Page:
My Kindergartener announced Monday evening that, in addition to gym class and centers, they had done “lockdown practice” at school that day. It was simply another activity in his day.
I live in Connecticut. I have two kids who go to elementary school here. And my office is less than twenty minutes from Newtown. No one I work with was personally impacted, but the tragedy is impossible to ignore.
It has me thinking about the employer reaction to personal tragedies, great and small.
My company has the same bereavement policy I’ve seen at most places I’ve worked. You get three days paid for the loss of an immediate family member, and one day for more distant family members. Employees use it on occasion to go to funerals, and it seems to work fine.
If your employee has a wife, or a child, who was at Sandy Hill, they’re going to need more than three days off.
My company is small enough that bypassing the bereavement policy is easy to do. But we have some big employers here in Connecticut; there are at least three Fortune 500 companies within commuting distance of Newtown. Somewhere, deep in the depths of a large company’s HR department, someone is pointing out that “the policy says three days, I’m sorry, we can’t change the policy.”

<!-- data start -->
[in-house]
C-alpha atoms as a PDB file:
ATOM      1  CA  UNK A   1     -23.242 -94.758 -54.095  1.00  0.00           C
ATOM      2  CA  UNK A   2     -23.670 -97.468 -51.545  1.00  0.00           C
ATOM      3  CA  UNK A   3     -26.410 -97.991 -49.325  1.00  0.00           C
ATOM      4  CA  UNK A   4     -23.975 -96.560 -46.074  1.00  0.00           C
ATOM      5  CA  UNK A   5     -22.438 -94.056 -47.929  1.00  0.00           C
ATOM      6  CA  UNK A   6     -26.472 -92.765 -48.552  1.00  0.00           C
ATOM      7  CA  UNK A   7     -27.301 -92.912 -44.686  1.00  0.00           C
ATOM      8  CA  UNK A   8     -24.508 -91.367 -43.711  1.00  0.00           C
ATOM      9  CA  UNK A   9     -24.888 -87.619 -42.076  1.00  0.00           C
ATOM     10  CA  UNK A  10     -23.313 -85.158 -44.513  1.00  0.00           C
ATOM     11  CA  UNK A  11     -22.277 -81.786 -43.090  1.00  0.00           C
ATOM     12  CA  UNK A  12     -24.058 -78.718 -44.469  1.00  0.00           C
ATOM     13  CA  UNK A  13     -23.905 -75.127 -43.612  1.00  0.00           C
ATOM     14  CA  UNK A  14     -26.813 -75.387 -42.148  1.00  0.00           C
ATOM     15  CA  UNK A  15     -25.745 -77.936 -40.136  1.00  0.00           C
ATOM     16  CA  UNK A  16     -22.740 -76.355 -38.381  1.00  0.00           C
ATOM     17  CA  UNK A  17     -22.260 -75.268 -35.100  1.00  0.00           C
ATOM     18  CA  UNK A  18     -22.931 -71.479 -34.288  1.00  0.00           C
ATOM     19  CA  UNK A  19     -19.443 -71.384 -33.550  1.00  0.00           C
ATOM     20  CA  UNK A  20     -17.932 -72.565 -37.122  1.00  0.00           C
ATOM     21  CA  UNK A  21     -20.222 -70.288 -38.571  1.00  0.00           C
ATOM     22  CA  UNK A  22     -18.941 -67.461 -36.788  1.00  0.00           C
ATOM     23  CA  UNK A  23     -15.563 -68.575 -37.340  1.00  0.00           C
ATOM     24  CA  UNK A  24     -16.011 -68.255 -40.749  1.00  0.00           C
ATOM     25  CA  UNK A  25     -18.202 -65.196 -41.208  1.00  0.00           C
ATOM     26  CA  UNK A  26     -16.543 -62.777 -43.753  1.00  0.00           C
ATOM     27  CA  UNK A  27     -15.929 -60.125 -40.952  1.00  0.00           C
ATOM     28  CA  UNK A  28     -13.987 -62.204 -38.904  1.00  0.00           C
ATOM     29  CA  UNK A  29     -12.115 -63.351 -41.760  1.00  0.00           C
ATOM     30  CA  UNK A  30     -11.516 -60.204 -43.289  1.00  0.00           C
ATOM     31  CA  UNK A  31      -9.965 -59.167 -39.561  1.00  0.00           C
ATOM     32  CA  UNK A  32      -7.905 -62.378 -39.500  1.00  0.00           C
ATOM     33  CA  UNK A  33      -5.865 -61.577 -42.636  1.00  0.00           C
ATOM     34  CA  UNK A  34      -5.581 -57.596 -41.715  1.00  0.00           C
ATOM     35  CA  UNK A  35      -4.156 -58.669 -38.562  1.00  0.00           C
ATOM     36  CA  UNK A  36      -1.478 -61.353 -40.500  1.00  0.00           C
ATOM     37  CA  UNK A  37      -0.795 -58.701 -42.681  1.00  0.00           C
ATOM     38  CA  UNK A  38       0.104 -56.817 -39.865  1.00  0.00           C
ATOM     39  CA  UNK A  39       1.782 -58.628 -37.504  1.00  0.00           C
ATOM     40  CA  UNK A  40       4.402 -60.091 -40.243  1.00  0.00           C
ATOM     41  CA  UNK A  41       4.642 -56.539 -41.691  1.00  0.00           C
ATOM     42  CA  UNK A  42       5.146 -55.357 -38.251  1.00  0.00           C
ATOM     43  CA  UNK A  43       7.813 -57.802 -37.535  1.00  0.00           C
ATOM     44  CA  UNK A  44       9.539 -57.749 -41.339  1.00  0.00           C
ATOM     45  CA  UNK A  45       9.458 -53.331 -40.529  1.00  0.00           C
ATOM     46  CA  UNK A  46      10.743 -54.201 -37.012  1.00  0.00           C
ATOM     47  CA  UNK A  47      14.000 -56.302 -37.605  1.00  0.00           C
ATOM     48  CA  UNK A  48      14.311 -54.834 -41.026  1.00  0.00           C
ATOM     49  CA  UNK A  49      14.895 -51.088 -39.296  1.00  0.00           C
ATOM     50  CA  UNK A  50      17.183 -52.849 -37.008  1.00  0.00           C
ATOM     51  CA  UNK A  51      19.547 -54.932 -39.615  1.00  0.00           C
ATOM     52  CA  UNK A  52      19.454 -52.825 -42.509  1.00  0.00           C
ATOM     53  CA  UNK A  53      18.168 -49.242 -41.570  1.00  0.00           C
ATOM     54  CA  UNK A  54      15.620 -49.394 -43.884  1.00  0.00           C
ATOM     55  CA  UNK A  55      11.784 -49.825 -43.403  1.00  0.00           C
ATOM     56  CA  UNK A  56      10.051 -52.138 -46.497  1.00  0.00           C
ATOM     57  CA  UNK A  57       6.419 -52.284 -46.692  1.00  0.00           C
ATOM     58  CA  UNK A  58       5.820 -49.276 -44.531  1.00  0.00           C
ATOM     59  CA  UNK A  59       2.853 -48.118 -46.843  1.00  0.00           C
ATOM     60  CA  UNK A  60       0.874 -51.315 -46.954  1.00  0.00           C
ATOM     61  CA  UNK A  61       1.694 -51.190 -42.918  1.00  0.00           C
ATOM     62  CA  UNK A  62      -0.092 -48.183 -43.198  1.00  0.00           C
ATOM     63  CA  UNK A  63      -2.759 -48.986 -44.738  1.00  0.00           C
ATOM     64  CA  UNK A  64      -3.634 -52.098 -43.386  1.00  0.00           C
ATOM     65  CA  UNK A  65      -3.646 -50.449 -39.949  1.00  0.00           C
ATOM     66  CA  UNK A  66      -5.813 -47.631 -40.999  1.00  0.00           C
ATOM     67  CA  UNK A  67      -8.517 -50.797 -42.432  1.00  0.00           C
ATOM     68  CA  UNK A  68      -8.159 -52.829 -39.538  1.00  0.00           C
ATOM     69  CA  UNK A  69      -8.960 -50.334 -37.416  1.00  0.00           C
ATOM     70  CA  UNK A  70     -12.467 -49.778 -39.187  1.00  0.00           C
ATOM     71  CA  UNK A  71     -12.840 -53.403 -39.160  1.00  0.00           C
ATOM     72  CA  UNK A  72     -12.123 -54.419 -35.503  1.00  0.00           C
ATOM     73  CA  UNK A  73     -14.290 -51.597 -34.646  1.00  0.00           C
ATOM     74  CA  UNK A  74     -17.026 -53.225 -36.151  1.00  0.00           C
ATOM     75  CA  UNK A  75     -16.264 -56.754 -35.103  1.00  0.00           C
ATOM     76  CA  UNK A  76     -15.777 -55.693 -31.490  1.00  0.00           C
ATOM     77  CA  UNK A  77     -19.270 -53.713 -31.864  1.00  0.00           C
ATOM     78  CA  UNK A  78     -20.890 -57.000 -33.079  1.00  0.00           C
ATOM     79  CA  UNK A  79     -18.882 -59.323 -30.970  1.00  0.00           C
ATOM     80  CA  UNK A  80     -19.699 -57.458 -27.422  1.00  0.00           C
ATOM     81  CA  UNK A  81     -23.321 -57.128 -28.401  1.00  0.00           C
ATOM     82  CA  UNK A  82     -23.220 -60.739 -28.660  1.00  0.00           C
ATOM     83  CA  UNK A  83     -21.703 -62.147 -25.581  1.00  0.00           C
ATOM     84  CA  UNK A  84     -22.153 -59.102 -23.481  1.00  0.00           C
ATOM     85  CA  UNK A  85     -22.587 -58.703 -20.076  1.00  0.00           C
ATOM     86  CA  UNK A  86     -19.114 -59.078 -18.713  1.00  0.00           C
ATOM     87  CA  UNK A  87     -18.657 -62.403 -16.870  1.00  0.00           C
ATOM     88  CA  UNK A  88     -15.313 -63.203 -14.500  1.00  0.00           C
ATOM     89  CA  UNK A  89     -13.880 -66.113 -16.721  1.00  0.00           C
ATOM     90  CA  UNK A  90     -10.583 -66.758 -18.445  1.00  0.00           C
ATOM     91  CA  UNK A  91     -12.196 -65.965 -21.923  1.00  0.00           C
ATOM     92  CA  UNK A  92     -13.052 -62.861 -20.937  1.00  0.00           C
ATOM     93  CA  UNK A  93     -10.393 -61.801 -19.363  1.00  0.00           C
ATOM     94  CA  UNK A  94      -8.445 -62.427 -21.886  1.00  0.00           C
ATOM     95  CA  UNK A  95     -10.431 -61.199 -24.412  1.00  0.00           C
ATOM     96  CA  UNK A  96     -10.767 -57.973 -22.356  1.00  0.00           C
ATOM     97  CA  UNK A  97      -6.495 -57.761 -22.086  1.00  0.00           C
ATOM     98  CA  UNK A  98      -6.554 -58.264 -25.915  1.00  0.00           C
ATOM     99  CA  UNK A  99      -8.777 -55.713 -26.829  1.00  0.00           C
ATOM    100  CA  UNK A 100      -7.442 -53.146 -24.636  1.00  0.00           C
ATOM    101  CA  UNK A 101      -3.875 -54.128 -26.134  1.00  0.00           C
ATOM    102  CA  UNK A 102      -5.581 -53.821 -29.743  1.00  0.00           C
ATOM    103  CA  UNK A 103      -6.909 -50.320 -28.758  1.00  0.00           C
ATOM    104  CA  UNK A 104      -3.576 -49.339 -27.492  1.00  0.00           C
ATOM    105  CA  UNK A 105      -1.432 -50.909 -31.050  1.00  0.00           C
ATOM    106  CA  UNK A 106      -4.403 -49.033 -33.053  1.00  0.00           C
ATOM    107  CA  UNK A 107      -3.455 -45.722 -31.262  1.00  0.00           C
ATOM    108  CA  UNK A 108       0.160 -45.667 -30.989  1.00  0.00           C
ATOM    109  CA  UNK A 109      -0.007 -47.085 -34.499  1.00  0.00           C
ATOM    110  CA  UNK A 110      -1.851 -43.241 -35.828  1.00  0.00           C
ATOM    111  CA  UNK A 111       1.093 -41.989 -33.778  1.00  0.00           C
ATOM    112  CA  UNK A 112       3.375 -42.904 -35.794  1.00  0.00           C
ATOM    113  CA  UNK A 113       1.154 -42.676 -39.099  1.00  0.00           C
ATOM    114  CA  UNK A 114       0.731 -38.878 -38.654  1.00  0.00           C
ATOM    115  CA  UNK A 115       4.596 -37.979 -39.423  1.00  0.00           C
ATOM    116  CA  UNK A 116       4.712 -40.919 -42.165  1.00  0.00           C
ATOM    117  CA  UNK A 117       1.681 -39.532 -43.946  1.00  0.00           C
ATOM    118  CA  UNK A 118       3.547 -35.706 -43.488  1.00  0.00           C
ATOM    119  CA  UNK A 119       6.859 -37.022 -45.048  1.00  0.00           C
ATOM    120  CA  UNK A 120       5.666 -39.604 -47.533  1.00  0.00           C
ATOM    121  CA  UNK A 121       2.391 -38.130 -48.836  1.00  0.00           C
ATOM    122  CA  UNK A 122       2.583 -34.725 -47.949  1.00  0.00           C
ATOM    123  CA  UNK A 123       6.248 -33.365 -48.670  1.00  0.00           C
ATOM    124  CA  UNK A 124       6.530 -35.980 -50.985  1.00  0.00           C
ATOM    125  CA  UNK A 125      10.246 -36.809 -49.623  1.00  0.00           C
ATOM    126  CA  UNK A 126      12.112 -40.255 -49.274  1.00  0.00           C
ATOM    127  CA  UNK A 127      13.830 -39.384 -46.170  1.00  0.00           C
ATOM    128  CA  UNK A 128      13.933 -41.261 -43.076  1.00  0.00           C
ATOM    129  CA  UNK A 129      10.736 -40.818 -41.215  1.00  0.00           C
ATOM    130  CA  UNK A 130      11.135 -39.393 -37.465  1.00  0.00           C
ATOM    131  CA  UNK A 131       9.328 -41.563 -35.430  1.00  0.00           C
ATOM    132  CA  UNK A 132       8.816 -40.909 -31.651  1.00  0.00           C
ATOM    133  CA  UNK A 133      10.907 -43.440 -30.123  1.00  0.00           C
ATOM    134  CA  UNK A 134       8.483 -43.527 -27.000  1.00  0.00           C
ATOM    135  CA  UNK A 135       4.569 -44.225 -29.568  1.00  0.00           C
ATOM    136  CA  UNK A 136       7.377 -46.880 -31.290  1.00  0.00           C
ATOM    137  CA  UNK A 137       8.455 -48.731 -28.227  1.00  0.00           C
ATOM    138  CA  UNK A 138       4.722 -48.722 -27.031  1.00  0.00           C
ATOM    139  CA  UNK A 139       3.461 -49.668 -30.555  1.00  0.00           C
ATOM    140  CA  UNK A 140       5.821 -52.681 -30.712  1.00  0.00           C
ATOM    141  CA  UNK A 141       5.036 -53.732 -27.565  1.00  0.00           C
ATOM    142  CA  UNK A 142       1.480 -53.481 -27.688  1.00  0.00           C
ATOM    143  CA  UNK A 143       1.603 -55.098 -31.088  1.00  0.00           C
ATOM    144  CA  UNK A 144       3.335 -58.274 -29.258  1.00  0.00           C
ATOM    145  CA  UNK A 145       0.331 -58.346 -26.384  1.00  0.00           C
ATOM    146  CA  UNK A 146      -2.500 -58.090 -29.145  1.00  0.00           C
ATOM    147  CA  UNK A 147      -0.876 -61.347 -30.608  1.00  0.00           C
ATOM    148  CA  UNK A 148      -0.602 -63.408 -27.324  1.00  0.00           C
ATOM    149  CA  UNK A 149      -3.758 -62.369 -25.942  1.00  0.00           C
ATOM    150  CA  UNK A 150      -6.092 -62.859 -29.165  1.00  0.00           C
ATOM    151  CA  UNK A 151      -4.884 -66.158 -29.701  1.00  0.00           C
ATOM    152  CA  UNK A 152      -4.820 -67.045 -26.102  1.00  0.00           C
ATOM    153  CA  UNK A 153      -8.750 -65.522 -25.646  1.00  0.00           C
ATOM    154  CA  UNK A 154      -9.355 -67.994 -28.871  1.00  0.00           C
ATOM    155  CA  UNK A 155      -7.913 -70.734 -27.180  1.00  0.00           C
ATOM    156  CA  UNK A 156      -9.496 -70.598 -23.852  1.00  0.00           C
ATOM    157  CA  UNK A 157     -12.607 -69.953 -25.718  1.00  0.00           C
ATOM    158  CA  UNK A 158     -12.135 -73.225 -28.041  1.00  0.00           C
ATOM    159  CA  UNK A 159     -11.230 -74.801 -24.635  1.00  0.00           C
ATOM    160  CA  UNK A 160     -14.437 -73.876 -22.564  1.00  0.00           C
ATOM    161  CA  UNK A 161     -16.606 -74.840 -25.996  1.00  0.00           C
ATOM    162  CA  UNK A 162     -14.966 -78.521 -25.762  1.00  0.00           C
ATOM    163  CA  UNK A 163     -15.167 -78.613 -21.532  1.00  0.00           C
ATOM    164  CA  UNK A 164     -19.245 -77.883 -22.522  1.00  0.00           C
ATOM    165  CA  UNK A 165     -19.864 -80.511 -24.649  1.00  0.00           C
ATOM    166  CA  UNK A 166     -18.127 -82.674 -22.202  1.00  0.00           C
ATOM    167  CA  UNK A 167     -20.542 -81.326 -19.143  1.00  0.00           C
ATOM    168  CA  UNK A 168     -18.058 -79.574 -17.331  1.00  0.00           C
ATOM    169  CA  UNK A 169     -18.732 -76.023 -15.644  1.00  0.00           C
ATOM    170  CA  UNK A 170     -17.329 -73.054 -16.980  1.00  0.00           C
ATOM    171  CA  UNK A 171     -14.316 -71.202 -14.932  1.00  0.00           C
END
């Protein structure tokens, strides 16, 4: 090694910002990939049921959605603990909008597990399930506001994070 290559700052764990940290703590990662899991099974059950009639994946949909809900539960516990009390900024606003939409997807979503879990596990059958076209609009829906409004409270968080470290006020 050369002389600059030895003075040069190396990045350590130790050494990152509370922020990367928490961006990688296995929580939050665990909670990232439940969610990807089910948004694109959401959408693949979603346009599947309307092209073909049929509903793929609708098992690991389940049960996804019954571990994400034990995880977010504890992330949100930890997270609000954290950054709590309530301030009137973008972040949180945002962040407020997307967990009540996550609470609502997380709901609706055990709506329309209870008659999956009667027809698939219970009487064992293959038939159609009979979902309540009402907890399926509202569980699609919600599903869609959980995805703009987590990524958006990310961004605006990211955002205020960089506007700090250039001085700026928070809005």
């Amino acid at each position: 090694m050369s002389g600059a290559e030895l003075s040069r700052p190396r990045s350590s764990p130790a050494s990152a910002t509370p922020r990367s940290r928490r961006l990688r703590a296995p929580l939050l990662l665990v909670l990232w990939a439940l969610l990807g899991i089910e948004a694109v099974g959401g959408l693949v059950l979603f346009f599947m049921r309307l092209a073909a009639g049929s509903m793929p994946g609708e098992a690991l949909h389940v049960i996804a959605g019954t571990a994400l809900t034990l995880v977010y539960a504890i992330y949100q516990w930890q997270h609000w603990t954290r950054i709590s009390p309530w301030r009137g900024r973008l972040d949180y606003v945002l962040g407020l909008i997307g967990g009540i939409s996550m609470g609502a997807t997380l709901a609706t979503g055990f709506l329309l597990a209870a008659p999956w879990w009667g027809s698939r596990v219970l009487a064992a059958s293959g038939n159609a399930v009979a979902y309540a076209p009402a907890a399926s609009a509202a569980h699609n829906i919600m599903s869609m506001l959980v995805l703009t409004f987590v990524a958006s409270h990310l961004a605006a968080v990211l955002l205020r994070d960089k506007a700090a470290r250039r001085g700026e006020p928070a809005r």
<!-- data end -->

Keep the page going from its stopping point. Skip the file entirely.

Please don’t be that person. Over time, we’ve learned that wiggle room on policies opens us up to favoritism, complaints, and lawsuits. But if you can’t bring “human” to your human resources when your employee is at the lowest point of their life, you need to be doing something else. The policy doesn’t matter at times like this. Tell your boss whatever they need to hear: it’ll be bad publicity for the company, or it’ll send the wrong message to other employees, or the employee won’t be productive when they get back anyway. If that doesn’t work, suggest that the employee’s potential depression qualifies for FMLA.
Folks, there are policies and then there are policies. HR people who support employees know the difference.